Stock loss or shrinkage is a $5.3 billion problem for the retail industry, according to the National Retail Association, with shoplifting and employee theft now responsible for more than half of the missing merchandise.
To manage this issue, retailers have invested in surveillance solutions, including cameras and security personnel to protect their business. However, with advancements in technology, retailers are increasingly able to put these surveillance and video imaging systems to work to make money for their business.
The most notable advancements are around AI and data analysis, with video imaging systems now capable of providing valuable data-driven insights into how the business operates. And with data now considered the new “oil” of business, many retailers could find that they are sitting on a gold mine of footage.
Analytics can be used to help merchandising teams understand customer movement in store, better manage inventory, and be more strategic with both staff allocation and placement around the store to help boost sales.
For example, retail businesses are creating a competitive advantage by using data to determine product placement and inventory status to enhance profitability.
Cameras with a corridor mode or fish eye functionality can easily monitor store aisles as customers interact with products and displays. Adding analytics to the solution can generate a visual demonstration of customer flow throughout the establishment, identifying key areas of interest where customers dwell, for example.
By analysing customer movements and interactions, retailers can improve or completely alter their sales floor, placing high-value items in high-traffic areas to increase sales.
The ability to accurately count and analyse foot traffic also allows store owners to ensure their business operations are as efficient as possible, allowing easier decision making on staffing during specific days and times.
The emergence of AI-integrated video analytics allows retailers to expand their use of surveillance beyond crime prevention to revenue generation. By leveraging the valuable information that these systems deliver, retailers can substantially improve their stock management efforts and enterprise operations margins, compounding the existing benefits of surveillance set-ups.
At the edge
This business intelligence would not be possible without the secure capture, analysis, transfer, retention and preservation of the surveillance data. However, for retailers with multiple locations, the hours of footage quickly add up, demanding modern data storage and computing requirements.
Video and sensor analytics applications are exploding and are already creating massive amounts of data. As a key component to every video surveillance system, storage is expected to grow 18% annually, according to IHS. Applying AI to retail operations will also drive a significant increase in data storage requirements, as well as powerful capabilities to process the data.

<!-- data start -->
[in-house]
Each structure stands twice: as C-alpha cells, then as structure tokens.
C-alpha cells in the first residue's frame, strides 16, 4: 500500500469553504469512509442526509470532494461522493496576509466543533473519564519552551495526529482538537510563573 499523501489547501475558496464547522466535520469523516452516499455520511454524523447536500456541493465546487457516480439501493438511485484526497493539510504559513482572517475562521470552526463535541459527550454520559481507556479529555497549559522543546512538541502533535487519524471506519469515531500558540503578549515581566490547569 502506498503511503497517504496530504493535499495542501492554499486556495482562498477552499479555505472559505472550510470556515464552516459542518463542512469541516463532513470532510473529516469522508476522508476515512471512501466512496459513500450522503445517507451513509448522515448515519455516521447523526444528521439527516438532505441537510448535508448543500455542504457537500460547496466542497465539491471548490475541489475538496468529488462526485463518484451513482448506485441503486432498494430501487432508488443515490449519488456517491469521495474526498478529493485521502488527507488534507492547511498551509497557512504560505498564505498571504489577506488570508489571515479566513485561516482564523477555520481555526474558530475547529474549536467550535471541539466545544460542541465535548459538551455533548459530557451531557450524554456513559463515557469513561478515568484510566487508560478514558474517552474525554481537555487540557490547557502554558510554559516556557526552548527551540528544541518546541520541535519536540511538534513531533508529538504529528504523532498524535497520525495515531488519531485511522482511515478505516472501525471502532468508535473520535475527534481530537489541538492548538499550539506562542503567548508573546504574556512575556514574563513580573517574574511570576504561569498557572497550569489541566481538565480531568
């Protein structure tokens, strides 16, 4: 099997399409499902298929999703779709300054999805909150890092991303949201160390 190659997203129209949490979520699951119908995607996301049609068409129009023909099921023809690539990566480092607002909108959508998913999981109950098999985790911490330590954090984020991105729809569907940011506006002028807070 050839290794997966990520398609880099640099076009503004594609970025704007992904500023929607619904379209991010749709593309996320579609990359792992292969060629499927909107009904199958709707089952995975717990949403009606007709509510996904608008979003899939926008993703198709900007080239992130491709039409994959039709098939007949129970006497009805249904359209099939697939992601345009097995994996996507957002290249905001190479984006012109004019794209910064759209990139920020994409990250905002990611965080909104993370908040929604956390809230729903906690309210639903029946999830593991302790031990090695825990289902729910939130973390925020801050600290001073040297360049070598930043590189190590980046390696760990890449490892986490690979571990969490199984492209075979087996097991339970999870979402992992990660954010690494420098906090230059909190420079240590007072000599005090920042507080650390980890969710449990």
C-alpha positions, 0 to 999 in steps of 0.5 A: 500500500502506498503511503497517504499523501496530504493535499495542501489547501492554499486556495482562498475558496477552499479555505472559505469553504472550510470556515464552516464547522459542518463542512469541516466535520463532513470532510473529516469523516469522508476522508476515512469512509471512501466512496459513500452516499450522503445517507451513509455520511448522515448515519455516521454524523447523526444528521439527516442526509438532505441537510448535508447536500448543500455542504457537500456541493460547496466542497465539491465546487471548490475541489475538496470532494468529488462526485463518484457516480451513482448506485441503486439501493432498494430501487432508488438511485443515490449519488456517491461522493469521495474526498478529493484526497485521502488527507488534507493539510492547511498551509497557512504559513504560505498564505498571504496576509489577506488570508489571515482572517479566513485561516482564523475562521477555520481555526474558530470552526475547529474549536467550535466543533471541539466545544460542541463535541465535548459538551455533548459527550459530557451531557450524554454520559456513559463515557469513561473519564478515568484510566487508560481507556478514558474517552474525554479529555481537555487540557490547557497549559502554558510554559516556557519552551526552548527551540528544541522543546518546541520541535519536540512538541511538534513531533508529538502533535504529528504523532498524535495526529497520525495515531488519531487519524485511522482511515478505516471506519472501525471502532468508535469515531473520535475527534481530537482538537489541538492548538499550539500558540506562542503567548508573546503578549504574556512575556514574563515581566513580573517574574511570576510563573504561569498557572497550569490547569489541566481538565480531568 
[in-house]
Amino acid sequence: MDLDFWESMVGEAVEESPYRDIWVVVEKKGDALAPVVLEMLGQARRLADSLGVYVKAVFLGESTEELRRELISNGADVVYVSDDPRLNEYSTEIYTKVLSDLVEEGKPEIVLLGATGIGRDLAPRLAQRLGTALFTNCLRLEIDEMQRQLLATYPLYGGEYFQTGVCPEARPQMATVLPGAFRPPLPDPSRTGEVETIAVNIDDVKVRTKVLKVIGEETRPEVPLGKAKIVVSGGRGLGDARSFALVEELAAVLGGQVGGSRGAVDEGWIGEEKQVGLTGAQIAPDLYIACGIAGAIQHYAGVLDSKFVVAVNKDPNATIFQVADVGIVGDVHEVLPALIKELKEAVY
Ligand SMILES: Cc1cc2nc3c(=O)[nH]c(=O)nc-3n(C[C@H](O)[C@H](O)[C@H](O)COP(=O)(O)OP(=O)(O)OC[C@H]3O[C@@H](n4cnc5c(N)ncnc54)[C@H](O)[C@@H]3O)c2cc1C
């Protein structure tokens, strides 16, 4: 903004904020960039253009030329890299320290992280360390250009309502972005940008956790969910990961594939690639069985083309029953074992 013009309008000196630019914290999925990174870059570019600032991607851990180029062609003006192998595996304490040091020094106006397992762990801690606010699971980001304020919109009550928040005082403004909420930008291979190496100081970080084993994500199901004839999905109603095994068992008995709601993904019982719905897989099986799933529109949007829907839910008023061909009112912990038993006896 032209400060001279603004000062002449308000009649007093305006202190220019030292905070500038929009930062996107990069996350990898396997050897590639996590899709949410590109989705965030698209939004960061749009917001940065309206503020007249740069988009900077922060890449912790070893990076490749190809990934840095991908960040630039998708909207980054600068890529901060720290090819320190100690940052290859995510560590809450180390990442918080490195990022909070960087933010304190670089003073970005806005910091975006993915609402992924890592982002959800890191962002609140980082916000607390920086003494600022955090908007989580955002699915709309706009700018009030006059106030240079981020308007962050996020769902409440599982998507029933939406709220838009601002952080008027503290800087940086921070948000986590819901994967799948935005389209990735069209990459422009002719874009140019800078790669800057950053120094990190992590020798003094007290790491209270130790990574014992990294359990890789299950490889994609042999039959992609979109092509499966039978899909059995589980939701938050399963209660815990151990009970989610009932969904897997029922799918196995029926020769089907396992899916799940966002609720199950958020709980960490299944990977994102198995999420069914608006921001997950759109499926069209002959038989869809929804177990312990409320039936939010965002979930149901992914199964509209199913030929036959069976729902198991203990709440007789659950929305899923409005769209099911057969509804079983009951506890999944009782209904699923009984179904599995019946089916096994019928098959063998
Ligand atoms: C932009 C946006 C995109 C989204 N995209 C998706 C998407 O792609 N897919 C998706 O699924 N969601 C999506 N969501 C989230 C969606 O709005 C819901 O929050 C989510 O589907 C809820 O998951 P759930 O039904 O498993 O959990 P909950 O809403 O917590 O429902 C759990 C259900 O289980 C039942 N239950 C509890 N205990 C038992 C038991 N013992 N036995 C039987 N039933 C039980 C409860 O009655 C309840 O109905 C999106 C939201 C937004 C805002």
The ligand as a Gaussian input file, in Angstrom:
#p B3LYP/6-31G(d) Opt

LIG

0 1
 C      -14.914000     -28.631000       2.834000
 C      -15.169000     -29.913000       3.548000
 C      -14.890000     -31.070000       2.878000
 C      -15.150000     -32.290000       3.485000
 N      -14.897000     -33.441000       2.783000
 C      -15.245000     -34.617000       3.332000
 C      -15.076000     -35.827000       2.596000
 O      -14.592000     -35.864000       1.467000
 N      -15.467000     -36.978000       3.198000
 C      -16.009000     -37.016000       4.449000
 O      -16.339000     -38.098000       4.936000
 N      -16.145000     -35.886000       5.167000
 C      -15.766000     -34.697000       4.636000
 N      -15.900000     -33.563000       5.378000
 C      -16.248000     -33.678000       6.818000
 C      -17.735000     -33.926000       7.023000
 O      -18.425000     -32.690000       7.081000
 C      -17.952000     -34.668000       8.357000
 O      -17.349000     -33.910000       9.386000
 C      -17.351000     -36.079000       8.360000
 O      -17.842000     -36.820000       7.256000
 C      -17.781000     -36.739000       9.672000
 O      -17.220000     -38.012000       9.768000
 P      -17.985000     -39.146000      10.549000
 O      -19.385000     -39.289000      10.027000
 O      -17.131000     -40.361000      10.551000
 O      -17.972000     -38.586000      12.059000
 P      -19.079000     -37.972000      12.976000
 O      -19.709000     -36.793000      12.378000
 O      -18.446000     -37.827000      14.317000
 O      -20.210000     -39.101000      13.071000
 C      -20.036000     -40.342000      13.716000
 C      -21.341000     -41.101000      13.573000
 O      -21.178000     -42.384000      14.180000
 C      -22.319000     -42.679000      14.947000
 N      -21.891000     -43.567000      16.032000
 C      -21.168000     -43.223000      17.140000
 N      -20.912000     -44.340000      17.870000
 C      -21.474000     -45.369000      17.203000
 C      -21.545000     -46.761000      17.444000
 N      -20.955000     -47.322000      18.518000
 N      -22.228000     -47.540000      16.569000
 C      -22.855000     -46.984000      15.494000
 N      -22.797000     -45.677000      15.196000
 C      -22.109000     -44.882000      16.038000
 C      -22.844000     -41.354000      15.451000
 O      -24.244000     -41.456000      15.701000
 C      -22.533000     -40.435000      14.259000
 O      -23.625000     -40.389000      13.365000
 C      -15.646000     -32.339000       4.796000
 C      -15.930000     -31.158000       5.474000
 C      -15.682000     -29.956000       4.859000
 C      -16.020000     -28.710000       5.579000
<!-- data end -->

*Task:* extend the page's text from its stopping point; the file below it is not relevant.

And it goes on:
It’s predicted that global retail spending on AI will grow to $7.3 billion per year by 2022, up from an estimated $2 billion in 2018, according to Juniper Research. With this increase in AI adoption, getting the value out of analytics investments requires smarter data management.
For example in the surveillance use case, embracing edge computing — putting the compute power and the data analysis in-store, where the action happens — insights can be surfaced more quickly, without great cost to the business.
On-site recording storage solutions have the ability to apply artificial intelligence to enable instantaneous data availability for real-time predictive analytics and decision making. By processing information at or near the source of the data is cost effective and reduces latency.
While the massive growth in online sales throughout 2020 has driven large investments in digital technology, retailers are also rethinking their store strategies to better understand the role physical locations play in their wider omnichannel strategy.
Data is crucial for brick-and-mortar store owners attempting to hold their own against online behemoths offering reduced prices and fast shipping. Understanding what is happening in-store empowers retailers to optimise their operations and to deliver an incredible in-store experience. Efficient inventory management also frees up cash for further investments in digital or omnichannel experiences.
Spreadsheets and manual planning processes are no longer sufficient to compete in a world where planning processes are orchestrated using advanced analytics and vast data sources.
With retail margins under pressure, data-driven decision making will improve the customer experience and the bottom line.
Jeff Park is country manager for Australia and New Zealand at Seagate